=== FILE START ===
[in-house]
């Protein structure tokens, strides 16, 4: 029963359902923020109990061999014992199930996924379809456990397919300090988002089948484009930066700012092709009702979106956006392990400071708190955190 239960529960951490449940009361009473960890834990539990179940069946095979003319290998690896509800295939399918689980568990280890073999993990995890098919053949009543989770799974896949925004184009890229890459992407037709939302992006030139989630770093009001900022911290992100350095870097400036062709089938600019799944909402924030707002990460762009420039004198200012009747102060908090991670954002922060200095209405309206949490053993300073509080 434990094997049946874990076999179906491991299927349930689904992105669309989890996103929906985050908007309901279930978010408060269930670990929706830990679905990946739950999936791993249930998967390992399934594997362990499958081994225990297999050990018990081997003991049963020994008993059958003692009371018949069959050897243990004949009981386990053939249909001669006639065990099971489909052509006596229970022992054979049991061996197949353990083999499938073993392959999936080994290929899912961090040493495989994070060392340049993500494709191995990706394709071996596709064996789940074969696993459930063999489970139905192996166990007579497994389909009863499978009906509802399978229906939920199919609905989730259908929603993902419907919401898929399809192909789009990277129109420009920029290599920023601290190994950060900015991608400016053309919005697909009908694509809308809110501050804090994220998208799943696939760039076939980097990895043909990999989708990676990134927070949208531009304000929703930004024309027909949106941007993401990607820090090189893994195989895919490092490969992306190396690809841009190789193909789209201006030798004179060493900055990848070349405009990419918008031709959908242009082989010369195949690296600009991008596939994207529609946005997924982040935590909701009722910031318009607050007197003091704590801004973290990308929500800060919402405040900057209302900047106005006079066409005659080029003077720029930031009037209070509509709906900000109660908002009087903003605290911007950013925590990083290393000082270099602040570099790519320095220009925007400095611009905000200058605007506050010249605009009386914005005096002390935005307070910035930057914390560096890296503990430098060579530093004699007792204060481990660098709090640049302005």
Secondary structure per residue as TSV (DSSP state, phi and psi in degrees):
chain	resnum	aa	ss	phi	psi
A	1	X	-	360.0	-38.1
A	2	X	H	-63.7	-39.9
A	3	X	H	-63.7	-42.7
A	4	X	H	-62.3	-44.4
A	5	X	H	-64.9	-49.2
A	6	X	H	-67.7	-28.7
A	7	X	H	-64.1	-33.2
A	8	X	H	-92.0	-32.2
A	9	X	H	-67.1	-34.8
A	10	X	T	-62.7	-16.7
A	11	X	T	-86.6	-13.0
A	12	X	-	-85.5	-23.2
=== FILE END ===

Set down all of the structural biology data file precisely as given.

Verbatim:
[in-house]
């Protein structure tokens, strides 16, 4: 029963359902923020109990061999014992199930996924379809456990397919300090988002089948484009930066700012092709009702979106956006392990400071708190955190 239960529960951490449940009361009473960890834990539990179940069946095979003319290998690896509800295939399918689980568990280890073999993990995890098919053949009543989770799974896949925004184009890229890459992407037709939302992006030139989630770093009001900022911290992100350095870097400036062709089938600019799944909402924030707002990460762009420039004198200012009747102060908090991670954002922060200095209405309206949490053993300073509080 434990094997049946874990076999179906491991299927349930689904992105669309989890996103929906985050908007309901279930978010408060269930670990929706830990679905990946739950999936791993249930998967390992399934594997362990499958081994225990297999050990018990081997003991049963020994008993059958003692009371018949069959050897243990004949009981386990053939249909001669006639065990099971489909052509006596229970022992054979049991061996197949353990083999499938073993392959999936080994290929899912961090040493495989994070060392340049993500494709191995990706394709071996596709064996789940074969696993459930063999489970139905192996166990007579497994389909009863499978009906509802399978229906939920199919609905989730259908929603993902419907919401898929399809192909789009990277129109420009920029290599920023601290190994950060900015991608400016053309919005697909009908694509809308809110501050804090994220998208799943696939760039076939980097990895043909990999989708990676990134927070949208531009304000929703930004024309027909949106941007993401990607820090090189893994195989895919490092490969992306190396690809841009190789193909789209201006030798004179060493900055990848070349405009990419918008031709959908242009082989010369195949690296600009991008596939994207529609946005997924982040935590909701009722910031318009607050007197003091704590801004973290990308929500800060919402405040900057209302900047106005006079066409005659080029003077720029930031009037209070509509709906900000109660908002009087903003605290911007950013925590990083290393000082270099602040570099790519320095220009925007400095611009905000200058605007506050010249605009009386914005005096002390935005307070910035930057914390560096890296503990430098060579530093004699007792204060481990660098709090640049302005």
Secondary structure per residue as TSV (DSSP state, phi and psi in degrees):
chain	resnum	aa	ss	phi	psi
A	1	X	-	360.0	-38.1
A	2	X	H	-63.7	-39.9
A	3	X	H	-63.7	-42.7
A	4	X	H	-62.3	-44.4
A	5	X	H	-64.9	-49.2
A	6	X	H	-67.7	-28.7
A	7	X	H	-64.1	-33.2
A	8	X	H	-92.0	-32.2
A	9	X	H	-67.1	-34.8
A	10	X	T	-62.7	-16.7
A	11	X	T	-86.6	-13.0
A	12	X	-	-85.5	-23.2